Kiruna, Sweden’s northernmost city, has a new attraction in the shape of a giant, golden, egg-shaped sauna. The five-metre-high golden structure, entitled Solar Egg, was designed by Stockholm-based artists Bigert & Bergström, and is covered in panels of stainless mirrored sheeting, which reflects the surrounding landscape. Holding up to eight people at a time, the sauna is heated by a heart-shaped wood-burning stove, and can reach temperatures of up to 85°C.
Commissioned by developers Riksbyggen, the innovative piece was created to provide a space for locals to reflect on the future of Kiruna: due to its proximity to the LKAB iron ore mine, the town’s foundations are becoming unstable, and the entire town is being uprooted and rebuilt approximately 3km to the east of its current location.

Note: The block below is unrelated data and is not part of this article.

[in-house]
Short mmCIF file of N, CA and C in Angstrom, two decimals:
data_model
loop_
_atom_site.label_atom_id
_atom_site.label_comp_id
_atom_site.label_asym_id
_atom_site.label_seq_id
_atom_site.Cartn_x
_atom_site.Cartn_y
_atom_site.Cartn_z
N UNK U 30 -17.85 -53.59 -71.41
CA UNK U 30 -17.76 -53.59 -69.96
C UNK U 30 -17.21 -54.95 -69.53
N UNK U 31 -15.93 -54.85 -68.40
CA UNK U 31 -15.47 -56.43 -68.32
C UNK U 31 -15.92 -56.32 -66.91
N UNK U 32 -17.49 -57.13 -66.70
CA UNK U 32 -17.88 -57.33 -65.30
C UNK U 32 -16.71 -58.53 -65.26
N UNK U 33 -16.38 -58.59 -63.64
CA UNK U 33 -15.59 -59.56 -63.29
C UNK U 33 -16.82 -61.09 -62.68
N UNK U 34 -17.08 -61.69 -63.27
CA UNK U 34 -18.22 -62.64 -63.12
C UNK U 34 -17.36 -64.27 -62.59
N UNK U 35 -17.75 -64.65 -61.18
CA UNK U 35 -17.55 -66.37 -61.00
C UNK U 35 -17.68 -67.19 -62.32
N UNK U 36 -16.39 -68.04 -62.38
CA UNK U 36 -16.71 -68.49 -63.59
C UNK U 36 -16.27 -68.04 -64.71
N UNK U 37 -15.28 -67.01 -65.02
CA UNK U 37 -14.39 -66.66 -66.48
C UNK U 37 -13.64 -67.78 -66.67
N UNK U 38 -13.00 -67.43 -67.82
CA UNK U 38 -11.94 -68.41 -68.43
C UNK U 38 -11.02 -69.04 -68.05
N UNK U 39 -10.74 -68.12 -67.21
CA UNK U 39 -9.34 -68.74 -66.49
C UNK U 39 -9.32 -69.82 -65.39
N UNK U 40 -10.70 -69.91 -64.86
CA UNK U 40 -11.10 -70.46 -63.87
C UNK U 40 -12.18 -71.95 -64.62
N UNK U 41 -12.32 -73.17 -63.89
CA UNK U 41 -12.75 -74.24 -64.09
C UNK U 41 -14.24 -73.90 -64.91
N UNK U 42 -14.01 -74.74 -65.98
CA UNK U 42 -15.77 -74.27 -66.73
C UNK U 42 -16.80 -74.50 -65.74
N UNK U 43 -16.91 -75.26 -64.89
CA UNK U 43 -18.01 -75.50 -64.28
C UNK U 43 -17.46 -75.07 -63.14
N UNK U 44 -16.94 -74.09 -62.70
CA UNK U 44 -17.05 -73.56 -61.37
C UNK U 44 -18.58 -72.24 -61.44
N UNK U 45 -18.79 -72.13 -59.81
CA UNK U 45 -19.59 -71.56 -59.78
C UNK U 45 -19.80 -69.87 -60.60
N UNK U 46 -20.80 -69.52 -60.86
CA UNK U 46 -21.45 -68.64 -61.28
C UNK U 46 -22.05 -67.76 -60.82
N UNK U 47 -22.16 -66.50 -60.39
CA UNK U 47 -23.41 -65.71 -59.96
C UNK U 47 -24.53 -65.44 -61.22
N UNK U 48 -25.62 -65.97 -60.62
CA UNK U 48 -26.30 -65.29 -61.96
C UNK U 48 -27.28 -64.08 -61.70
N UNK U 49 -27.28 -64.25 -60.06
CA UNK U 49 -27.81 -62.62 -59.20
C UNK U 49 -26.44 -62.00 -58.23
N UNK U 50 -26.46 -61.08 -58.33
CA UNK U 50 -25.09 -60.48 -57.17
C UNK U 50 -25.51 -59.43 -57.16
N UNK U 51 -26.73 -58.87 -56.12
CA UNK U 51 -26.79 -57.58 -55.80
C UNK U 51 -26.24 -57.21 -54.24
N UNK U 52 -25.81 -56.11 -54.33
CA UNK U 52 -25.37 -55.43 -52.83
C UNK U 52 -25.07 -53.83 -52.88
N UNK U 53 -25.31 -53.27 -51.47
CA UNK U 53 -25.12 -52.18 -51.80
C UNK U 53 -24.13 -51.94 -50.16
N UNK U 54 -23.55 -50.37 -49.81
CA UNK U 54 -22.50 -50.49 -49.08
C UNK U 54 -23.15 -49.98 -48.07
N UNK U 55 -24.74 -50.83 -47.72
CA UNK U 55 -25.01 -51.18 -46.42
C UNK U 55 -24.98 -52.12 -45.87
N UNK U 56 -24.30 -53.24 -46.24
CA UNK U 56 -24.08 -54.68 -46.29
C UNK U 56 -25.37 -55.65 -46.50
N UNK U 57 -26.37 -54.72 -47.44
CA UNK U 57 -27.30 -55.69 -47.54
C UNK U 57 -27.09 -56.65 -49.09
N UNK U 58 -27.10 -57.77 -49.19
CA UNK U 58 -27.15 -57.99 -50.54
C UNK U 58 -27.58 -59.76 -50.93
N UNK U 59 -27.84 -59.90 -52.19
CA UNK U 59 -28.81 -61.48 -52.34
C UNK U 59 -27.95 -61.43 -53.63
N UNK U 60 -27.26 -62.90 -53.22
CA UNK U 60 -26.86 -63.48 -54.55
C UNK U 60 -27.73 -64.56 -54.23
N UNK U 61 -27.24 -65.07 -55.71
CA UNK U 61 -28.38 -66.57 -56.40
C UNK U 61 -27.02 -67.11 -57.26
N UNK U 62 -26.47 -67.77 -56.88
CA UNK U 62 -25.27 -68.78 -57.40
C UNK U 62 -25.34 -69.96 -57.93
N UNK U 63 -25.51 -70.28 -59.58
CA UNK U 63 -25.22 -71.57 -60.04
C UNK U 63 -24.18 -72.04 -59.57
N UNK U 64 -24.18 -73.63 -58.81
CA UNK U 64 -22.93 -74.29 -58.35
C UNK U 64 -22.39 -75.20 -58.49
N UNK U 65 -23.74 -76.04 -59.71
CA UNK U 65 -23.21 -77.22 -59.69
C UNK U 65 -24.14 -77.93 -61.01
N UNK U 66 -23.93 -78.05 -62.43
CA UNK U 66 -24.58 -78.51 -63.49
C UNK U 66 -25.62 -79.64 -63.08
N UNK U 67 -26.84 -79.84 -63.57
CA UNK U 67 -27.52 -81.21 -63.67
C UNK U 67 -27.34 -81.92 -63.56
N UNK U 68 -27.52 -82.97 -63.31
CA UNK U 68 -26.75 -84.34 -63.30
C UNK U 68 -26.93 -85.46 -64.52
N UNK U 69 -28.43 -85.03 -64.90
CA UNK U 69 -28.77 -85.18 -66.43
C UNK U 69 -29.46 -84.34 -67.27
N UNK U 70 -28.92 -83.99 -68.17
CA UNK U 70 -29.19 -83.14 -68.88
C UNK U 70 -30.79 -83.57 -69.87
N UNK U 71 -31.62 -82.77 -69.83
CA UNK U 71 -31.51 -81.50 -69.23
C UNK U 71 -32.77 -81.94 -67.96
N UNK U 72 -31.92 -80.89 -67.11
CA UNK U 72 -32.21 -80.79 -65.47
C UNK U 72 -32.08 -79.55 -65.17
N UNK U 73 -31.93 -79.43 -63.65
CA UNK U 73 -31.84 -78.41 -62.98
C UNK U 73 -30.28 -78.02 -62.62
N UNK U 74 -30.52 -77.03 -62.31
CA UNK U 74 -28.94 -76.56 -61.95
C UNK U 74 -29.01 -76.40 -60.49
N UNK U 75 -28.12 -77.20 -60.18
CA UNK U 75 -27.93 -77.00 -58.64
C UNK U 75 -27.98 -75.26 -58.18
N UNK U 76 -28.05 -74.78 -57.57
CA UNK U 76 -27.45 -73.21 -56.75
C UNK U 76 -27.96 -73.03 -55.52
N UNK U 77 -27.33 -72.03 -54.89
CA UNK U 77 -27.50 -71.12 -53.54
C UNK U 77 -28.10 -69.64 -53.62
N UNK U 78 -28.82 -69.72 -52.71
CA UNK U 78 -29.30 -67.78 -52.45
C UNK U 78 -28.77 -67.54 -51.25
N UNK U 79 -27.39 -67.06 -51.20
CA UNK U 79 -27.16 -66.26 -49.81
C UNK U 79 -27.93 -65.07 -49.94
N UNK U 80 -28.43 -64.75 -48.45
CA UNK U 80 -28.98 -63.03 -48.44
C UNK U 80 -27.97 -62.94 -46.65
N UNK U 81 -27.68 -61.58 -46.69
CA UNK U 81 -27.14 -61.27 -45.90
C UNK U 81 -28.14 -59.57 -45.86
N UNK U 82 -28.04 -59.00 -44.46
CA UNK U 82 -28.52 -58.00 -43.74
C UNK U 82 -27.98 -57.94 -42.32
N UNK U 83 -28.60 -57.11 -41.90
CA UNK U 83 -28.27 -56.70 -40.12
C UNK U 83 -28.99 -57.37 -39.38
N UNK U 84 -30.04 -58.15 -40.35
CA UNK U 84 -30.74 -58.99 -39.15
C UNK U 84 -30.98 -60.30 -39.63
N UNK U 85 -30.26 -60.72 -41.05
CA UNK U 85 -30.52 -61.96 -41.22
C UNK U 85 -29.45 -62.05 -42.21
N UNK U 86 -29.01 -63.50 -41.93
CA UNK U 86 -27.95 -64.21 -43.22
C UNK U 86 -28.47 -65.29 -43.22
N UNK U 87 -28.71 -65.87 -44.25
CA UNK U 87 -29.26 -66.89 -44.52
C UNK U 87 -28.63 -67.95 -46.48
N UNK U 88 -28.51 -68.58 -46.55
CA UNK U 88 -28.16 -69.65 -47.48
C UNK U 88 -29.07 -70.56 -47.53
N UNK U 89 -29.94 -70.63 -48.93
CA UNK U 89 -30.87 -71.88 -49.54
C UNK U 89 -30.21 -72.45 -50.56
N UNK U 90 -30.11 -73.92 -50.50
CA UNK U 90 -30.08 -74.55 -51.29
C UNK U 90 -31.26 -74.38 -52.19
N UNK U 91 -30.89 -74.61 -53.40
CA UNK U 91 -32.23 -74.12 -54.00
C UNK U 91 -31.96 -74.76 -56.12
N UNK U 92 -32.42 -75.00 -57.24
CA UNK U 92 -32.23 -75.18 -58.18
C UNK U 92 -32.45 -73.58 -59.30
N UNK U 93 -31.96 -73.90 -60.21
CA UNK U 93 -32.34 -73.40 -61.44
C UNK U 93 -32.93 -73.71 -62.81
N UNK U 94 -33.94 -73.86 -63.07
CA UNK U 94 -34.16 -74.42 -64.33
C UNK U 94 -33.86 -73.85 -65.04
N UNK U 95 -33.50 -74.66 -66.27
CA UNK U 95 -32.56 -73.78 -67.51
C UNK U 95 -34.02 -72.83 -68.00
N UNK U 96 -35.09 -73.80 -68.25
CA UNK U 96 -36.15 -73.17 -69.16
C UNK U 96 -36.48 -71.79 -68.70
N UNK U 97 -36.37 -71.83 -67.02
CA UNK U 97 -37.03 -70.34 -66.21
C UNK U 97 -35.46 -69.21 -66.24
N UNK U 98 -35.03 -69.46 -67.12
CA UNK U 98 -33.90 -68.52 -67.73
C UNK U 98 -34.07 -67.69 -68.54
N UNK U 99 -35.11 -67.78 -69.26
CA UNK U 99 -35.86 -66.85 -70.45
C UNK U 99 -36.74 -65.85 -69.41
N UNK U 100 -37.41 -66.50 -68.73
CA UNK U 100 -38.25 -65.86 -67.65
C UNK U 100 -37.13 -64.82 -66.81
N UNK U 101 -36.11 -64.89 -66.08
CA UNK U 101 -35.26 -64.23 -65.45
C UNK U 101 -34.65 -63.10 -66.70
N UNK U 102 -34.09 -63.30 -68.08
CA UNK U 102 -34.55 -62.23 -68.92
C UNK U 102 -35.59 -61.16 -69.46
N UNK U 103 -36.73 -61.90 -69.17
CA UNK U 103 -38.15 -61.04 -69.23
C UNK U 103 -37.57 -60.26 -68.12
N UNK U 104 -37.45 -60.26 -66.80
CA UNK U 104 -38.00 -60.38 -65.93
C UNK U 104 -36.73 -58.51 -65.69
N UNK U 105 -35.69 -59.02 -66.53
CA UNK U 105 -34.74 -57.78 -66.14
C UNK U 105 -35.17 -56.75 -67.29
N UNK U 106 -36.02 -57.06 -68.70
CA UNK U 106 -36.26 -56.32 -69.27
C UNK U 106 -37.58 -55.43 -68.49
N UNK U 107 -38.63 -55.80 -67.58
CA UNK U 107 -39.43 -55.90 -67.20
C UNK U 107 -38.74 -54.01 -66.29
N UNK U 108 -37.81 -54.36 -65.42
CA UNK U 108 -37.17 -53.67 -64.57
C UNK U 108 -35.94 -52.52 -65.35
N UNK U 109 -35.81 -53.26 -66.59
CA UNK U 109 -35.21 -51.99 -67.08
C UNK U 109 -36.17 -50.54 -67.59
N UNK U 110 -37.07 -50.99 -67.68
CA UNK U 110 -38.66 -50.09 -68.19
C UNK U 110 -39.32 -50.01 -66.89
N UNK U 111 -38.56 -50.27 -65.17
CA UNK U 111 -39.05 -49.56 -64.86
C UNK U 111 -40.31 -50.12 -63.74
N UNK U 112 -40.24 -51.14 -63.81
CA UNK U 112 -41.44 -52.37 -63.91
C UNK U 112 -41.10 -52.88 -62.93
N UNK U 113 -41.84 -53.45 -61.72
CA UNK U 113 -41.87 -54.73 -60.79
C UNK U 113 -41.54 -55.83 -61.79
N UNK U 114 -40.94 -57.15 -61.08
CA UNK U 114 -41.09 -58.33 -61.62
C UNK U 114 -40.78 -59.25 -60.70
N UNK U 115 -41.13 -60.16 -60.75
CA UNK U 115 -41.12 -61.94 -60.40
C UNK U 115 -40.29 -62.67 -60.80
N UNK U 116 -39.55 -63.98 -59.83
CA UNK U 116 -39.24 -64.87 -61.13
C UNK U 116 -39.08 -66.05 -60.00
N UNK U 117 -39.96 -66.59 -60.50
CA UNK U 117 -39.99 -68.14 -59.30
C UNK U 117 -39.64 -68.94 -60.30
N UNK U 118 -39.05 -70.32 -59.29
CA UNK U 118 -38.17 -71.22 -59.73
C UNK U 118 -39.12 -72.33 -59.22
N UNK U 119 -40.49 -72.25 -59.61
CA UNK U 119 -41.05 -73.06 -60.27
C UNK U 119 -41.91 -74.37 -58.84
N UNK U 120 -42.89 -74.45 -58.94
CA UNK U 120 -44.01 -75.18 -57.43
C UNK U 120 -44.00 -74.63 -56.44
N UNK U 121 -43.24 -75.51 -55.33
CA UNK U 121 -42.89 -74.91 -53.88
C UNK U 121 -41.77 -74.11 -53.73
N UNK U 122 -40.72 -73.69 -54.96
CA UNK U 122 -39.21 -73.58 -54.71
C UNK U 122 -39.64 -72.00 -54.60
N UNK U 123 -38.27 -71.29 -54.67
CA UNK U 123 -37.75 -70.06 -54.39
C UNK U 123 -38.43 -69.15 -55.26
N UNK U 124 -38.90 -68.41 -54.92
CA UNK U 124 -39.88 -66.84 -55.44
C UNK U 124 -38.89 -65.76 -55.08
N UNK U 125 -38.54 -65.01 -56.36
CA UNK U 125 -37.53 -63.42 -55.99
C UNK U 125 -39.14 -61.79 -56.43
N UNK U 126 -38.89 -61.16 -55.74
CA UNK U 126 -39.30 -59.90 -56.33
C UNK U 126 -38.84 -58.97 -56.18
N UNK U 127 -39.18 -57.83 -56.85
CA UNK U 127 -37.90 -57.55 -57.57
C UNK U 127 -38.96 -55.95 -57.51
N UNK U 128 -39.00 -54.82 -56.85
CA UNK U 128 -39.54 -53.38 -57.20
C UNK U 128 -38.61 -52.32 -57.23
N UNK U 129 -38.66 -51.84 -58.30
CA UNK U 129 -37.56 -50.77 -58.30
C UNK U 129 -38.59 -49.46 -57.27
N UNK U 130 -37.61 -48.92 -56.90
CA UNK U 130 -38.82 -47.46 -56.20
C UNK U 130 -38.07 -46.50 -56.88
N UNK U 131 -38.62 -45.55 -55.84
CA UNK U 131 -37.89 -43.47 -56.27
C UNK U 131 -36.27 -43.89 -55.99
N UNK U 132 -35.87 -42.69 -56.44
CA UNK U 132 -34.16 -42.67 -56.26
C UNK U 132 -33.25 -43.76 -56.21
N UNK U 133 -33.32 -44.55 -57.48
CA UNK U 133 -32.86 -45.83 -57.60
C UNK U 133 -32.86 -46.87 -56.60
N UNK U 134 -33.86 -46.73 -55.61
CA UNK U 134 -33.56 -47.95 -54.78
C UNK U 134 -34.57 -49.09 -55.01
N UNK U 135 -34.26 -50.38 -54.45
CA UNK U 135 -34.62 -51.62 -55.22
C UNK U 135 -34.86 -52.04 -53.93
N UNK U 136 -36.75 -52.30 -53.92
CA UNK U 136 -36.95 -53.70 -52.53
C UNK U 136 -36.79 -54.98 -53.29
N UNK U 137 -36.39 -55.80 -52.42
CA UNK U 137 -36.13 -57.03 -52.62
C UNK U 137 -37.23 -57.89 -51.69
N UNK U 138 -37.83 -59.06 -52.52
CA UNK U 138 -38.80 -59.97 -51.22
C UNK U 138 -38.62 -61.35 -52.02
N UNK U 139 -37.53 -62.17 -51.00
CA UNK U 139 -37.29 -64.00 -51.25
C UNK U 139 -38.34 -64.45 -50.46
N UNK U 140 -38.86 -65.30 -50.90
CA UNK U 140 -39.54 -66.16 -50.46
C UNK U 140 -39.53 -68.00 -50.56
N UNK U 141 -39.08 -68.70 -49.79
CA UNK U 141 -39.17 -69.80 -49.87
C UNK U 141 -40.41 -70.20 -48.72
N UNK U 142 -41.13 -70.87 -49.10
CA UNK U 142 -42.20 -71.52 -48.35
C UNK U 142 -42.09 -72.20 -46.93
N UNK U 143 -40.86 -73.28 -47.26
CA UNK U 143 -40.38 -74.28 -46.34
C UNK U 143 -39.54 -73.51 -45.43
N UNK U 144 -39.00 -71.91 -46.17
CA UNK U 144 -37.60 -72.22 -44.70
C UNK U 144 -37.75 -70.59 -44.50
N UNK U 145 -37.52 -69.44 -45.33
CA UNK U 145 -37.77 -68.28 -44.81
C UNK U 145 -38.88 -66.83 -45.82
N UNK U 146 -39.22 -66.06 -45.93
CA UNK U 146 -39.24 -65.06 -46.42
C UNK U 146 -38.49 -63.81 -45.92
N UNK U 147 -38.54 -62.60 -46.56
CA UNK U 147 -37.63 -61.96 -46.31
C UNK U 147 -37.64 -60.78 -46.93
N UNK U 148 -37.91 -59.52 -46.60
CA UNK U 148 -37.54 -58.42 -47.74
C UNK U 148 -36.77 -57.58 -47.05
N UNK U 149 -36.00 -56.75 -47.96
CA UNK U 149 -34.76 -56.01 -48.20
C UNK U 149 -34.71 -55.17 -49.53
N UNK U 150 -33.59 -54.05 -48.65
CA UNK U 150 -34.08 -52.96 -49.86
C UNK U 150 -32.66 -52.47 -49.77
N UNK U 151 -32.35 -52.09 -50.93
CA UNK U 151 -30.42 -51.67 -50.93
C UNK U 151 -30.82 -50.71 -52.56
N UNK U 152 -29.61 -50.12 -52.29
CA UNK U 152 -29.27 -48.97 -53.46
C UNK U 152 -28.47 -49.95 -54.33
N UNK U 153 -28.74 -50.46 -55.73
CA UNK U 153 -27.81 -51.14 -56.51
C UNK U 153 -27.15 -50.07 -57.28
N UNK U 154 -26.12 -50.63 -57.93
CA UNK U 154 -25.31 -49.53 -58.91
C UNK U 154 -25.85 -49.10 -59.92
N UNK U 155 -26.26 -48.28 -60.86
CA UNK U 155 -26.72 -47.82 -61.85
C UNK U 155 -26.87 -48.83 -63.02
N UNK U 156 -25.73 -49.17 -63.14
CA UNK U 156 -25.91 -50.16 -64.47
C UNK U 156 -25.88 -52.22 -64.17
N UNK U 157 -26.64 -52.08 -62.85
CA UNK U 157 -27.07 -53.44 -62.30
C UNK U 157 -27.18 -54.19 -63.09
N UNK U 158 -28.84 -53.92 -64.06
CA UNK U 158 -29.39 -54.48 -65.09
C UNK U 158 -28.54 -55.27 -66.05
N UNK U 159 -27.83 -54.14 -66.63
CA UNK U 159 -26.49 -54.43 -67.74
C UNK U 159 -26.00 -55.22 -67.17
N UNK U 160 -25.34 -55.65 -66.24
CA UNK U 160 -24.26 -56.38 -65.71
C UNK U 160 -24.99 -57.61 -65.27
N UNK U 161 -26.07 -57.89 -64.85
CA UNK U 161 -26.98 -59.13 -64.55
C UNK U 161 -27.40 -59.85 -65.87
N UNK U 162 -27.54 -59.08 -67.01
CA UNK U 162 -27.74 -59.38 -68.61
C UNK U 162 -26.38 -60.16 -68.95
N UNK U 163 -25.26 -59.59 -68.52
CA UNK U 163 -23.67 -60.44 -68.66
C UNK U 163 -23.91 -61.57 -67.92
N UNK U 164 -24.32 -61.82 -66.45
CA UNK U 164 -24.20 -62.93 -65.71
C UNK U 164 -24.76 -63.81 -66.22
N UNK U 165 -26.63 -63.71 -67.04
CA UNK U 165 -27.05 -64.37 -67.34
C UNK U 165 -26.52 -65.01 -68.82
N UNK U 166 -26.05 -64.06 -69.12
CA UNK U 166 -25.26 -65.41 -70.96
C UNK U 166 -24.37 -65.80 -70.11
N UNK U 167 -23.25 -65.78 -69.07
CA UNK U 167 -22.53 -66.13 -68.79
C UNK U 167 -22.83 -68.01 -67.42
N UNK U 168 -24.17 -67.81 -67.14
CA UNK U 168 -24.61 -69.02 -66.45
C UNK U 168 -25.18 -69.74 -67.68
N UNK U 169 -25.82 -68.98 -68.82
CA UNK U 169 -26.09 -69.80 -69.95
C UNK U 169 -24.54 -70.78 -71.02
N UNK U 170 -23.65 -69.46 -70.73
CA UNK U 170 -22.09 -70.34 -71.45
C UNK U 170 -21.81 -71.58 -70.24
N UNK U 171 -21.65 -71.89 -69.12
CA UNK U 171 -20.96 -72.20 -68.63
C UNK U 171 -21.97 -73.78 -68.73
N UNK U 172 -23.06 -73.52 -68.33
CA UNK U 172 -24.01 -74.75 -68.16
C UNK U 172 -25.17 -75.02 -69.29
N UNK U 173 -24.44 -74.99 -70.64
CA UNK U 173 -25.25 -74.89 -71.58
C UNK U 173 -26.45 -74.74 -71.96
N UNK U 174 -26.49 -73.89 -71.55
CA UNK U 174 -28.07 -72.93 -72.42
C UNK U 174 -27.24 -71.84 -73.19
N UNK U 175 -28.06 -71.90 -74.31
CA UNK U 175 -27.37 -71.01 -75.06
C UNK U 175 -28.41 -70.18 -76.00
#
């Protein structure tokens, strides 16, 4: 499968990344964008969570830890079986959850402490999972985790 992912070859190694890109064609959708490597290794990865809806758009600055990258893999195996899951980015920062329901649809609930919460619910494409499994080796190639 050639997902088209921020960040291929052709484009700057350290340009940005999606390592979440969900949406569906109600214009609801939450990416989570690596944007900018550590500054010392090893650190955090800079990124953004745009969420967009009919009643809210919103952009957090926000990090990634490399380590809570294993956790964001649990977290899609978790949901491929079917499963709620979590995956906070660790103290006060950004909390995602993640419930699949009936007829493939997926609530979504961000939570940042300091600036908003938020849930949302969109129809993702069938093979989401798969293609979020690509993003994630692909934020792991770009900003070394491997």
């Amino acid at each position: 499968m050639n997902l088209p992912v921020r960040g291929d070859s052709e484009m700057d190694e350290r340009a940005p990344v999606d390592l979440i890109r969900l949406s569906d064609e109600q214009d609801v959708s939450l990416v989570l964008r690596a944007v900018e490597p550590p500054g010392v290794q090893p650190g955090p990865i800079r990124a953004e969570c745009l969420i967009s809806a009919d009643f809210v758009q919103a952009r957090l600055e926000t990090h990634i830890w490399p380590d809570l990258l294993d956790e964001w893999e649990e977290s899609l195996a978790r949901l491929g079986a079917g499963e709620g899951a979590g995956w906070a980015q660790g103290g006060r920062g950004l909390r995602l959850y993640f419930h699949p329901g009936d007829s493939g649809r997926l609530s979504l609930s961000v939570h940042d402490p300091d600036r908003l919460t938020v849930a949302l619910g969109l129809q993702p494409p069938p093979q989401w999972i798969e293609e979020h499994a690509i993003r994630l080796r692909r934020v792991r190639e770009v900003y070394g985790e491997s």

‘The iron ore is and has been – ever since it first began to be extracted at the end of the 19th century – an important source of income for Sweden, and absolutely vital for the town of Kiruna,’ artist Mats Bigert explained to Dezeen. ‘No mine, no town.’
The huge relocation project gets underway this summer and will be carried out in stages. Though it’s hoped that the sauna will primarily encourage the community to gather and discuss the town’s redevelopment, visitors are also welcome to visit the attraction.
‘Landscape, mine, town, sky, sun and snow are here combined into a fragmented image that can evoke associations with the complexity spanned by today’s discussion about climate and sustainable community development,’ said Bigert.
Solar Egg will remain at its current location at Luossabacken in Kiruna until September, before it goes on tour to a number of other locations in the Swedish Arctic.